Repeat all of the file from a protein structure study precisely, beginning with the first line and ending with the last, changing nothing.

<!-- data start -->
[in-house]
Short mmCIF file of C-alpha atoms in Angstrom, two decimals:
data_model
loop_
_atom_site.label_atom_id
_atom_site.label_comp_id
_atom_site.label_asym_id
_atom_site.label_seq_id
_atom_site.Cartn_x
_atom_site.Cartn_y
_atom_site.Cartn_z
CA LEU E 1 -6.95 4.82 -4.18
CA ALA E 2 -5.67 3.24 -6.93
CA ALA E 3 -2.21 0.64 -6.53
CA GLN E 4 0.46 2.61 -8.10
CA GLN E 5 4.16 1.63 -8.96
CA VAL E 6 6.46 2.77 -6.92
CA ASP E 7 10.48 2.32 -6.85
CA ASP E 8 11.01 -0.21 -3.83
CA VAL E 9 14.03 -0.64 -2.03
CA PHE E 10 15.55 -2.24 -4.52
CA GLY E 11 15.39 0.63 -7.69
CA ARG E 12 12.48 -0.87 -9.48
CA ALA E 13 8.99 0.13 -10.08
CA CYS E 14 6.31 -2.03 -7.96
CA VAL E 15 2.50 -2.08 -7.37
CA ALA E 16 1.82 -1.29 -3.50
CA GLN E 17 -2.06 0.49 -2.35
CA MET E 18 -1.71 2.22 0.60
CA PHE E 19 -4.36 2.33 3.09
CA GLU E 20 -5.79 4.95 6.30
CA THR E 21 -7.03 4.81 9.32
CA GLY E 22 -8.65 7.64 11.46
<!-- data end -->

[in-house]
Short mmCIF file of C-alpha atoms in Angstrom, two decimals:
data_model
loop_
_atom_site.label_atom_id
_atom_site.label_comp_id
_atom_site.label_asym_id
_atom_site.label_seq_id
_atom_site.Cartn_x
_atom_site.Cartn_y
_atom_site.Cartn_z
CA LEU E 1 -6.95 4.82 -4.18
CA ALA E 2 -5.67 3.24 -6.93
CA ALA E 3 -2.21 0.64 -6.53
CA GLN E 4 0.46 2.61 -8.10
CA GLN E 5 4.16 1.63 -8.96
CA VAL E 6 6.46 2.77 -6.92
CA ASP E 7 10.48 2.32 -6.85
CA ASP E 8 11.01 -0.21 -3.83
CA VAL E 9 14.03 -0.64 -2.03
CA PHE E 10 15.55 -2.24 -4.52
CA GLY E 11 15.39 0.63 -7.69
CA ARG E 12 12.48 -0.87 -9.48
CA ALA E 13 8.99 0.13 -10.08
CA CYS E 14 6.31 -2.03 -7.96
CA VAL E 15 2.50 -2.08 -7.37
CA ALA E 16 1.82 -1.29 -3.50
CA GLN E 17 -2.06 0.49 -2.35
CA MET E 18 -1.71 2.22 0.60
CA PHE E 19 -4.36 2.33 3.09
CA GLU E 20 -5.79 4.95 6.30
CA THR E 21 -7.03 4.81 9.32
CA GLY E 22 -8.65 7.64 11.46